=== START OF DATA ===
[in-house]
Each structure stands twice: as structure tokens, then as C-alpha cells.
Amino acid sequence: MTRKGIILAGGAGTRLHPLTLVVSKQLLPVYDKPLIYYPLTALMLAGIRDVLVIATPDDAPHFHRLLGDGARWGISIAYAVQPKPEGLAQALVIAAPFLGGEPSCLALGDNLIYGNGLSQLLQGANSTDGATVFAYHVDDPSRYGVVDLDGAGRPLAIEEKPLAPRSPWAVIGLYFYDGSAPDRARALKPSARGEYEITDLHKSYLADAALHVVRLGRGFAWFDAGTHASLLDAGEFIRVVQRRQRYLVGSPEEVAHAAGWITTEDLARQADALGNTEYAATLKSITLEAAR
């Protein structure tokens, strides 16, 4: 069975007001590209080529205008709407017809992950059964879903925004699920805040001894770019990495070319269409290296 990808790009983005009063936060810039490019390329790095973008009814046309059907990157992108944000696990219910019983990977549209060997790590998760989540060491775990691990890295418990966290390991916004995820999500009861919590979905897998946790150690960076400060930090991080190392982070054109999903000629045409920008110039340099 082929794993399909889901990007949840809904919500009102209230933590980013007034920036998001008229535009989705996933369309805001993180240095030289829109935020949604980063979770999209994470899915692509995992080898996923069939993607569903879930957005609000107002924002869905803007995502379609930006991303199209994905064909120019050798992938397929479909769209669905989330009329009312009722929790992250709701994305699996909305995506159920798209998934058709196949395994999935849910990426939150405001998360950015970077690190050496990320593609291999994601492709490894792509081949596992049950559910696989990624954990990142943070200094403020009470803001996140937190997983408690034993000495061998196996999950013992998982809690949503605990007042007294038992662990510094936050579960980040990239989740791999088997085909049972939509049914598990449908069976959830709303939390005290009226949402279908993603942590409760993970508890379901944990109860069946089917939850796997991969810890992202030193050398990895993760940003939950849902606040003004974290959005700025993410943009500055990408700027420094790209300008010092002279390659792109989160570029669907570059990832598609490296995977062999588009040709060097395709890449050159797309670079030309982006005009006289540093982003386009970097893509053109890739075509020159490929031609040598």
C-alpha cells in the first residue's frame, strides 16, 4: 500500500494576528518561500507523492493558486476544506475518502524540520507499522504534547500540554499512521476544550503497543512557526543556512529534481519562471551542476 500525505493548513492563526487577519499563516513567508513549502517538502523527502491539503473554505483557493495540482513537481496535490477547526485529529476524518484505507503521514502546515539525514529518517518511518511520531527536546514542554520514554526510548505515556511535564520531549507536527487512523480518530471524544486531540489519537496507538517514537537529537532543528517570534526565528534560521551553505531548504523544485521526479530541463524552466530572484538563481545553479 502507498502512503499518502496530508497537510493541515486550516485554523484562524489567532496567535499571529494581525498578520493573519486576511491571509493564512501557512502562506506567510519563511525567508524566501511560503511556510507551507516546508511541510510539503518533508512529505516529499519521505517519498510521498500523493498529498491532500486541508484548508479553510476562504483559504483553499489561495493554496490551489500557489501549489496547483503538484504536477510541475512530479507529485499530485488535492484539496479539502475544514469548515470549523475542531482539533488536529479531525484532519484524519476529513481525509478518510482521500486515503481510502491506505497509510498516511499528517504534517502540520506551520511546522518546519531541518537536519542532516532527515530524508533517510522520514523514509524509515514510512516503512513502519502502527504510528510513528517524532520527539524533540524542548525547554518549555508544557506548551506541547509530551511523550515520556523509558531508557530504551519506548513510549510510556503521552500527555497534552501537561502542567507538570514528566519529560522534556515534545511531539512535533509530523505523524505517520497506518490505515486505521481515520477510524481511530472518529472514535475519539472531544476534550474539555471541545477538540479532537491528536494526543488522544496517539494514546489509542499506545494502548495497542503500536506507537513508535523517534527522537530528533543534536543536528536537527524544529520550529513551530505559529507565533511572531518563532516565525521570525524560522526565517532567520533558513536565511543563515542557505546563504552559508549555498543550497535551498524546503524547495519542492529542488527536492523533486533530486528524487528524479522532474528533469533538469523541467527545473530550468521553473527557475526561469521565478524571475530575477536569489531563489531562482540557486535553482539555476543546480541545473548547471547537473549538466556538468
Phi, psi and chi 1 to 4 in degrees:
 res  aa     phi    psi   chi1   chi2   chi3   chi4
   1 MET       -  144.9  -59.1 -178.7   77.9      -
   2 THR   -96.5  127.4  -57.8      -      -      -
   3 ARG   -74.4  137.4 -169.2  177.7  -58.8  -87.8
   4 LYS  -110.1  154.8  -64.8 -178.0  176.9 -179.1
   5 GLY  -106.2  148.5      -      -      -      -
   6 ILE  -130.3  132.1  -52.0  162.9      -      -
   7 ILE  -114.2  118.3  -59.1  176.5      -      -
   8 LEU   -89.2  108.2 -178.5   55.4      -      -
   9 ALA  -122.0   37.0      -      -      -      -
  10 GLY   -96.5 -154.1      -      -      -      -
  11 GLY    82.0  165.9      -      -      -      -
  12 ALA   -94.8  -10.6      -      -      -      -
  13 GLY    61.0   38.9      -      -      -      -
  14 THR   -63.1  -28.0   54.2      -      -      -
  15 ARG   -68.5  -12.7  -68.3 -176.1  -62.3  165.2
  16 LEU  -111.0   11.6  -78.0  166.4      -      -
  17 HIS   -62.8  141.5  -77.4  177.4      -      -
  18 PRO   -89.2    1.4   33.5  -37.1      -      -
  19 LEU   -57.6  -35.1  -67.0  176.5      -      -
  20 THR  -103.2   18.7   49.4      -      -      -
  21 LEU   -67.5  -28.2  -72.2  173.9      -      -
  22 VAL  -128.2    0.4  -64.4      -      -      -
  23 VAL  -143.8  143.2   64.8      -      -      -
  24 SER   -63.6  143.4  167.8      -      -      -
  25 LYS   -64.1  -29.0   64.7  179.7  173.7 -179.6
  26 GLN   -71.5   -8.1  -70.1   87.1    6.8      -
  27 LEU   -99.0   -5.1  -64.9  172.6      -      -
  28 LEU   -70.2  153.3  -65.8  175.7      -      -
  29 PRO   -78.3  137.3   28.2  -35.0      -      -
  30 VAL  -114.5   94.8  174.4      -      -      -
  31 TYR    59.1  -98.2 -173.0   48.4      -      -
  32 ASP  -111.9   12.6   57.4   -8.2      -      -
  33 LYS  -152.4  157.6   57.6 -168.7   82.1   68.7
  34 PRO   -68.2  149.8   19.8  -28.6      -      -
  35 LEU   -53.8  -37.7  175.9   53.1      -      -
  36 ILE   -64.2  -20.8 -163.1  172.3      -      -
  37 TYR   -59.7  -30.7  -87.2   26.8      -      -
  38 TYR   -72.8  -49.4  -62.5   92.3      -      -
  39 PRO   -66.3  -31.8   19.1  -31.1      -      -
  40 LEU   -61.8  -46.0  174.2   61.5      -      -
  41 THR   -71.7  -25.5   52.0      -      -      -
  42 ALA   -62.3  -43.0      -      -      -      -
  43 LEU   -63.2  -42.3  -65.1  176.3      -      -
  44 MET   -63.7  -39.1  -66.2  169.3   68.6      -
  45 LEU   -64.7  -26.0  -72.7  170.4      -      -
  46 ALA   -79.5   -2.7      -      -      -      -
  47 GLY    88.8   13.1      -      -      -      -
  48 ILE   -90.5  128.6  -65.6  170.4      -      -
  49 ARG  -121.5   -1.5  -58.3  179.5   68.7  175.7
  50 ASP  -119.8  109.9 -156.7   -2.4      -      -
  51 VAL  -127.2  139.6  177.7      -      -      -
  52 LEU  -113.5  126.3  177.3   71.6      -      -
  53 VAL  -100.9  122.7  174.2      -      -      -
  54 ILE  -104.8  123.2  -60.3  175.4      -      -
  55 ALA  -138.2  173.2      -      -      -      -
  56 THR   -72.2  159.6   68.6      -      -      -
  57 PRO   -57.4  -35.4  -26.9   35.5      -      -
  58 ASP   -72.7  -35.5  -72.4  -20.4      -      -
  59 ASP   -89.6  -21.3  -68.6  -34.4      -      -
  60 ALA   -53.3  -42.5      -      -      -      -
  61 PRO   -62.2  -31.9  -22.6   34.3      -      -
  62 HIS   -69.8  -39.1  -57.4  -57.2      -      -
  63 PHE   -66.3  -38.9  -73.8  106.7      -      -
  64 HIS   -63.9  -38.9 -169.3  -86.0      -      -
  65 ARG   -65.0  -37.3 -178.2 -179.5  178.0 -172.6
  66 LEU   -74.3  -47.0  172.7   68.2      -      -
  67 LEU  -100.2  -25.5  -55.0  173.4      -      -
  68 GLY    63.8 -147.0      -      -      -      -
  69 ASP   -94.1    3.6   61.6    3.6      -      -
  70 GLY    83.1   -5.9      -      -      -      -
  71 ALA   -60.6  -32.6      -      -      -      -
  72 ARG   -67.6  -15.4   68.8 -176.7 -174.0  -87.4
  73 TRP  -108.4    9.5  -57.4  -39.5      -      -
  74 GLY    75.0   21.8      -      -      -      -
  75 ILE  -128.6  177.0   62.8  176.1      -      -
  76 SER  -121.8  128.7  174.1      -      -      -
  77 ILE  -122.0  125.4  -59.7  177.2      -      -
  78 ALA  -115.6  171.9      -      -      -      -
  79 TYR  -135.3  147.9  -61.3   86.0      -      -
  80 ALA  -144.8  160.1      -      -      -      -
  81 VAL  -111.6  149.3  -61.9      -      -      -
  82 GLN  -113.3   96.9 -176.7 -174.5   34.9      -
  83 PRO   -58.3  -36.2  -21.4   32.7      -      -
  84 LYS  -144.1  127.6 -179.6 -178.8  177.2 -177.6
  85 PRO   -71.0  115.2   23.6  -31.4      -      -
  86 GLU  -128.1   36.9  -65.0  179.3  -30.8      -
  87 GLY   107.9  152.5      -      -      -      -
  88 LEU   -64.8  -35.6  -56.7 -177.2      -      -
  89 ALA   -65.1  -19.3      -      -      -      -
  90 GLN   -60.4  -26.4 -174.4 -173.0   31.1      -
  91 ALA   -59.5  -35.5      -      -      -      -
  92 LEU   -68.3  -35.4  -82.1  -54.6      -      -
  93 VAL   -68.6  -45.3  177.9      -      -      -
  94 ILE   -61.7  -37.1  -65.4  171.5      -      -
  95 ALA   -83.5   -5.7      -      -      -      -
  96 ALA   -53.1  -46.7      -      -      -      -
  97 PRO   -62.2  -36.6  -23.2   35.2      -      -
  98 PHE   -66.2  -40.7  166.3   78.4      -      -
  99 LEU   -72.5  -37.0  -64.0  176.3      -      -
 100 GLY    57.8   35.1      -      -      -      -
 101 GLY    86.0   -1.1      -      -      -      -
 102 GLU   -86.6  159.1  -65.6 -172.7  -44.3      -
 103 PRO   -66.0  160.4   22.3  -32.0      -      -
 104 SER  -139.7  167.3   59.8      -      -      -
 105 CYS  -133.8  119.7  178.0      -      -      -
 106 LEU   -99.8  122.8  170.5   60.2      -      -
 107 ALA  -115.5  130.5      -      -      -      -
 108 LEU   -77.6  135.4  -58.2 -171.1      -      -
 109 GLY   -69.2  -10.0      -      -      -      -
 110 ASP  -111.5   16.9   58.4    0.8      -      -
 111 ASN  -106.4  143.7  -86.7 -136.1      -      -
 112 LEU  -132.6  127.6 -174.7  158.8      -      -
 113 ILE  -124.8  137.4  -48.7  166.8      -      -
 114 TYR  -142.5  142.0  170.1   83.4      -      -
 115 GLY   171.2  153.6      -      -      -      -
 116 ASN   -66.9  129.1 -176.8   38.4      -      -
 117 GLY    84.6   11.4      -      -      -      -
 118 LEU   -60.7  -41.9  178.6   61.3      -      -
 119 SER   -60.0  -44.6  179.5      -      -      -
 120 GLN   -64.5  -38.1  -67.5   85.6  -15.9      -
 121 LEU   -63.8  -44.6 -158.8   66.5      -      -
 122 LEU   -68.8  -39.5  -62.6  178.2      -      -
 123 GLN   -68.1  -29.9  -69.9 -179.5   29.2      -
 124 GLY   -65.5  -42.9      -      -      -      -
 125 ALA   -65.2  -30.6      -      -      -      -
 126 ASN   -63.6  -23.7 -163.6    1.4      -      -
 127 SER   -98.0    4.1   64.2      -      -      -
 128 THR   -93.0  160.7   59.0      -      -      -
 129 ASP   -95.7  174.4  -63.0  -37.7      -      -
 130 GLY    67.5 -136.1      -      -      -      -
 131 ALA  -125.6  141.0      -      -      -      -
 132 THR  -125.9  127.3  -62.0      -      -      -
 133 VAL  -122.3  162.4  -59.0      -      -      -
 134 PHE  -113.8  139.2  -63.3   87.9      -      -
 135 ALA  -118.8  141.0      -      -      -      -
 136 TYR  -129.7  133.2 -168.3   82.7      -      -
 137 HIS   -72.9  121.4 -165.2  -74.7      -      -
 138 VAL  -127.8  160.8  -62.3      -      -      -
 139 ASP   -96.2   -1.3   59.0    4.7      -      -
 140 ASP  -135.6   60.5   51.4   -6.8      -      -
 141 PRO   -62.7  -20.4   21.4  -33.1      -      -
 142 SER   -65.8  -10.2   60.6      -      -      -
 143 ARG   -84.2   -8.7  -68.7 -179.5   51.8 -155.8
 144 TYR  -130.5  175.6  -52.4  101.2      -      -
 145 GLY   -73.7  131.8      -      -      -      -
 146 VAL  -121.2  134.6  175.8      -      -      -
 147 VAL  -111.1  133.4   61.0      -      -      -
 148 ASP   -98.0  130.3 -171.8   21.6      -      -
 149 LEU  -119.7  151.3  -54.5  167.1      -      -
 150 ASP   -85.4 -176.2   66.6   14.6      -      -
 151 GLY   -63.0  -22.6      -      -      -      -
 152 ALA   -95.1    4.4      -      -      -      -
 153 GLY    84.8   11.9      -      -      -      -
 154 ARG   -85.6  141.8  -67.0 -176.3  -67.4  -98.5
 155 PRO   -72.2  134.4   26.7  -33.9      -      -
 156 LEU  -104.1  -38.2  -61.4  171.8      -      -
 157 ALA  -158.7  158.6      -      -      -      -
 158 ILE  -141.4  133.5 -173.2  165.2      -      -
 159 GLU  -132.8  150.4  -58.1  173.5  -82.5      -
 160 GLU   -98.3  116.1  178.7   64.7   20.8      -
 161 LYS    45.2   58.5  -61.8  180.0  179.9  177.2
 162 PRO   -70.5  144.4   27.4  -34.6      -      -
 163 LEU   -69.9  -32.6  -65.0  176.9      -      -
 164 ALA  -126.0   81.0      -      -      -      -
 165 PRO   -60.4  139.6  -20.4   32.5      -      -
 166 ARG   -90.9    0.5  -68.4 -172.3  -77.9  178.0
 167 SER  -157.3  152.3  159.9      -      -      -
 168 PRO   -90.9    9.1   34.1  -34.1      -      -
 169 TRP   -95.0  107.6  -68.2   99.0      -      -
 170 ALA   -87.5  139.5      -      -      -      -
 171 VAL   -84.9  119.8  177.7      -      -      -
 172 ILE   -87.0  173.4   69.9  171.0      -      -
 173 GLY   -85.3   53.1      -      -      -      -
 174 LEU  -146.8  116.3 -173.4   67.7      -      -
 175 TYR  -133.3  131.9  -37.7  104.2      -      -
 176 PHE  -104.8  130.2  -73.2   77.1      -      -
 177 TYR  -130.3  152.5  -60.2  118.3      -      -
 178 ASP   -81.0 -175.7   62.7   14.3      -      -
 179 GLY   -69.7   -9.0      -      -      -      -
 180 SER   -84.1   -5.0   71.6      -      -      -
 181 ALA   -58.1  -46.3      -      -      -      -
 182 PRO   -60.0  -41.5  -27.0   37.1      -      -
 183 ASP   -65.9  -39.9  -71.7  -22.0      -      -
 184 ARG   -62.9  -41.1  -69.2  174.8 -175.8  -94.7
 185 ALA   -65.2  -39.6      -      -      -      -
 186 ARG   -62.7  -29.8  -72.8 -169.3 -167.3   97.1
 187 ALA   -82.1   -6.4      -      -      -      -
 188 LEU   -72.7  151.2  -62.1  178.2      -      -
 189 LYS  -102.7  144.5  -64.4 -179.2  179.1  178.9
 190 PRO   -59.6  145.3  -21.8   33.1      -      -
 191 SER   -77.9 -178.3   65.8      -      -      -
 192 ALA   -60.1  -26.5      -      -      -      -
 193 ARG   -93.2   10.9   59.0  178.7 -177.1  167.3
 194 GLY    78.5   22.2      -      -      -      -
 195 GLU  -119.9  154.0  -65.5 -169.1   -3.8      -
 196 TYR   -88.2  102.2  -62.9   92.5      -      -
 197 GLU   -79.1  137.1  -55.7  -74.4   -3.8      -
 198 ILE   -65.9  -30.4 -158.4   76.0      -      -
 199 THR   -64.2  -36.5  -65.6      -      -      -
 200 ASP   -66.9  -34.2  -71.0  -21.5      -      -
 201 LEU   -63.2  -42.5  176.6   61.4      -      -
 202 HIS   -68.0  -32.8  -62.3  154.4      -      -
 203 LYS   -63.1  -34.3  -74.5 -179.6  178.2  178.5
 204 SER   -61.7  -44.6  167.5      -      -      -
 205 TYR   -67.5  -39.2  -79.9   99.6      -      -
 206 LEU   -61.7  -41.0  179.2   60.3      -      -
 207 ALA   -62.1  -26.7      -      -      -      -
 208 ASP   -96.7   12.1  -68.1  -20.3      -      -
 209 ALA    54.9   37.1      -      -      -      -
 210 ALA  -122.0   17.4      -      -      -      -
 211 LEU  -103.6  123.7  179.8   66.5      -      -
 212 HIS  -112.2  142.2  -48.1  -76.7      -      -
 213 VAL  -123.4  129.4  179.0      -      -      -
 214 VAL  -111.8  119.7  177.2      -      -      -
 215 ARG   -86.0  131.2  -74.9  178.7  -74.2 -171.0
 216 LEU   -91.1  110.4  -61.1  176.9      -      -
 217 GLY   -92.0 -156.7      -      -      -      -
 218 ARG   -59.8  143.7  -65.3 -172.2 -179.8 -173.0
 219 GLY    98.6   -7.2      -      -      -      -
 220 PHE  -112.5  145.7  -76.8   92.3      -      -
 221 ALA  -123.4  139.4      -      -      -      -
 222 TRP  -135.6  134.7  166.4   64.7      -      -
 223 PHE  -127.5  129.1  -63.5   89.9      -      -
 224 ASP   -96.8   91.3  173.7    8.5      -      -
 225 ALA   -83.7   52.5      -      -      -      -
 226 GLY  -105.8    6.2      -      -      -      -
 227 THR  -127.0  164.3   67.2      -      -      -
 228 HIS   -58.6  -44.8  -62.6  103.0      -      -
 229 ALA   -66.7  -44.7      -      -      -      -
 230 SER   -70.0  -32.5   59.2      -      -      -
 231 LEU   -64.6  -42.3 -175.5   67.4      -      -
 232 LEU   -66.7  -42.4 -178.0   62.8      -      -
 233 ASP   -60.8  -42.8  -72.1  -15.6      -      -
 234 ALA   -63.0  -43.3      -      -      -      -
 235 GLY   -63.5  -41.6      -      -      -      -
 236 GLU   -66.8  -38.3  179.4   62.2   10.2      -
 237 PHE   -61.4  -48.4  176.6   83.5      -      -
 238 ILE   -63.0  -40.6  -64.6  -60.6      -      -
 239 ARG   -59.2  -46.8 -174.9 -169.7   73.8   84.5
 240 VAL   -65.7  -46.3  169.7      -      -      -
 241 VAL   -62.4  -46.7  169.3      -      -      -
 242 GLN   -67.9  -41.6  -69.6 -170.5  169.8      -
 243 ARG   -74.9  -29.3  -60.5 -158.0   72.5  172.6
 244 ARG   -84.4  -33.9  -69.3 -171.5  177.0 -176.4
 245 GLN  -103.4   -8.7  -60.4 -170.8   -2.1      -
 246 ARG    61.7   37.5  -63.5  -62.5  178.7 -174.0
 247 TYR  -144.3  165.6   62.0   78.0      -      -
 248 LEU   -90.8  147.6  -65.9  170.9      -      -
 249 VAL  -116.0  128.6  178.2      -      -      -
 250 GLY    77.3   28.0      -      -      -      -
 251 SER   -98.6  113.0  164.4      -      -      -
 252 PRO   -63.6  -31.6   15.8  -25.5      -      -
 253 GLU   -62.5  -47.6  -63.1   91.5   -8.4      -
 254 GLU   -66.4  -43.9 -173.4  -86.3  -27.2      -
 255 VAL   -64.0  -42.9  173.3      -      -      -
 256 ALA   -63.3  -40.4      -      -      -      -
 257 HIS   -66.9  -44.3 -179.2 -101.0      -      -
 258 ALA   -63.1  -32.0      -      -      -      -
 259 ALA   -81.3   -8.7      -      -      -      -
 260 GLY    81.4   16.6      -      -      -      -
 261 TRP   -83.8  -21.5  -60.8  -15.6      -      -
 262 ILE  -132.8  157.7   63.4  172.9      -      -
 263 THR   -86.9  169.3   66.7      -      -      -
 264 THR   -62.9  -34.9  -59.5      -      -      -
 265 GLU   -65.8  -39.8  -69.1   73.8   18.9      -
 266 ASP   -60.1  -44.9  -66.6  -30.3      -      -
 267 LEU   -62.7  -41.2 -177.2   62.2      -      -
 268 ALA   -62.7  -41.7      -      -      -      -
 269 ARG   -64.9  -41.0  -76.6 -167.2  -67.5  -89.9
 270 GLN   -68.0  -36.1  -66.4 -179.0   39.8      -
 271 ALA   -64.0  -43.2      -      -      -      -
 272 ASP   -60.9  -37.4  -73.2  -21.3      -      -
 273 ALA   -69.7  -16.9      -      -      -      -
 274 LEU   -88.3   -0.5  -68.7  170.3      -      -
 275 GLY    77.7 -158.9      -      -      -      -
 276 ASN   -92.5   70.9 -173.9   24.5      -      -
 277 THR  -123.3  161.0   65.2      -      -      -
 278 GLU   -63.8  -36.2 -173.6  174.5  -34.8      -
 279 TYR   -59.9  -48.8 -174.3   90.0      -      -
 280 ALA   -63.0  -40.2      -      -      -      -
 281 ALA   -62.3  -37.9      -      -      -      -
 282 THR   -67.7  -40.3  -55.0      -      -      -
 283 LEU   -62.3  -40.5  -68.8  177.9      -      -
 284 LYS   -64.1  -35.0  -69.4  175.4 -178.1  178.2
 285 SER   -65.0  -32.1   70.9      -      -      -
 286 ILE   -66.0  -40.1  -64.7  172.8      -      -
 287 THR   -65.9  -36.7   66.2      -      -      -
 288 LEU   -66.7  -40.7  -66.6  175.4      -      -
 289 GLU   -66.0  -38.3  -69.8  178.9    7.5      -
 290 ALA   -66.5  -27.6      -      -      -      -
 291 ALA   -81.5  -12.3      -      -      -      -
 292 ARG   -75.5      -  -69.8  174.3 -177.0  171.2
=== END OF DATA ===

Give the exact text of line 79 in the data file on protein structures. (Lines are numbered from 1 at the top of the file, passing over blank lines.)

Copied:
  72 ARG   -67.6  -15.4   68.8 -176.7 -174.0  -87.4